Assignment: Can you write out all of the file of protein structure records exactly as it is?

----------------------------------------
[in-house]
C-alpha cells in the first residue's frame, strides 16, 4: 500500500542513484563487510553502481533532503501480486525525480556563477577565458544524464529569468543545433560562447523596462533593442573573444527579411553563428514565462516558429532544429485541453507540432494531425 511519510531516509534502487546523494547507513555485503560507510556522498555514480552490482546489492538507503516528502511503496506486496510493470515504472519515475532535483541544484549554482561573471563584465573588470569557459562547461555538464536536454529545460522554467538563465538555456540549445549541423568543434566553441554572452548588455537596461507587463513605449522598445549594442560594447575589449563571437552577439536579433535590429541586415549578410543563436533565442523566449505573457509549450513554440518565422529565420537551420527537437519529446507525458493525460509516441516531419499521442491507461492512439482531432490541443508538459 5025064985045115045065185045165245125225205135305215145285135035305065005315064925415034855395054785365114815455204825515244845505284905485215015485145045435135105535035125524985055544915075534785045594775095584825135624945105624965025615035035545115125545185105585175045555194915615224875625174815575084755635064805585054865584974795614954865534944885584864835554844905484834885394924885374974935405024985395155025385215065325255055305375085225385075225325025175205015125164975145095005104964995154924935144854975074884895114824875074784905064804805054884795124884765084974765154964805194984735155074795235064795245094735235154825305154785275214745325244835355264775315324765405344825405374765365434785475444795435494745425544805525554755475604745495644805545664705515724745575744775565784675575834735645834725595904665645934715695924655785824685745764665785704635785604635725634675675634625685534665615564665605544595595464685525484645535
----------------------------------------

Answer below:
[in-house]
C-alpha cells in the first residue's frame, strides 16, 4: 500500500542513484563487510553502481533532503501480486525525480556563477577565458544524464529569468543545433560562447523596462533593442573573444527579411553563428514565462516558429532544429485541453507540432494531425 511519510531516509534502487546523494547507513555485503560507510556522498555514480552490482546489492538507503516528502511503496506486496510493470515504472519515475532535483541544484549554482561573471563584465573588470569557459562547461555538464536536454529545460522554467538563465538555456540549445549541423568543434566553441554572452548588455537596461507587463513605449522598445549594442560594447575589449563571437552577439536579433535590429541586415549578410543563436533565442523566449505573457509549450513554440518565422529565420537551420527537437519529446507525458493525460509516441516531419499521442491507461492512439482531432490541443508538459 5025064985045115045065185045165245125225205135305215145285135035305065005315064925415034855395054785365114815455204825515244845505284905485215015485145045435135105535035125524985055544915075534785045594775095584825135624945105624965025615035035545115125545185105585175045555194915615224875625174815575084755635064805585054865584974795614954865534944885584864835554844905484834885394924885374974935405024985395155025385215065325255055305375085225385075225325025175205015125164975145095005104964995154924935144854975074884895114824875074784905064804805054884795124884765084974765154964805194984735155074795235064795245094735235154825305154785275214745325244835355264775315324765405344825405374765365434785475444795435494745425544805525554755475604745495644805545664705515724745575744775565784675575834735645834725595904665645934715695924655785824685745764665785704635785604635725634675675634625685534665615564665605544595595464685525484645535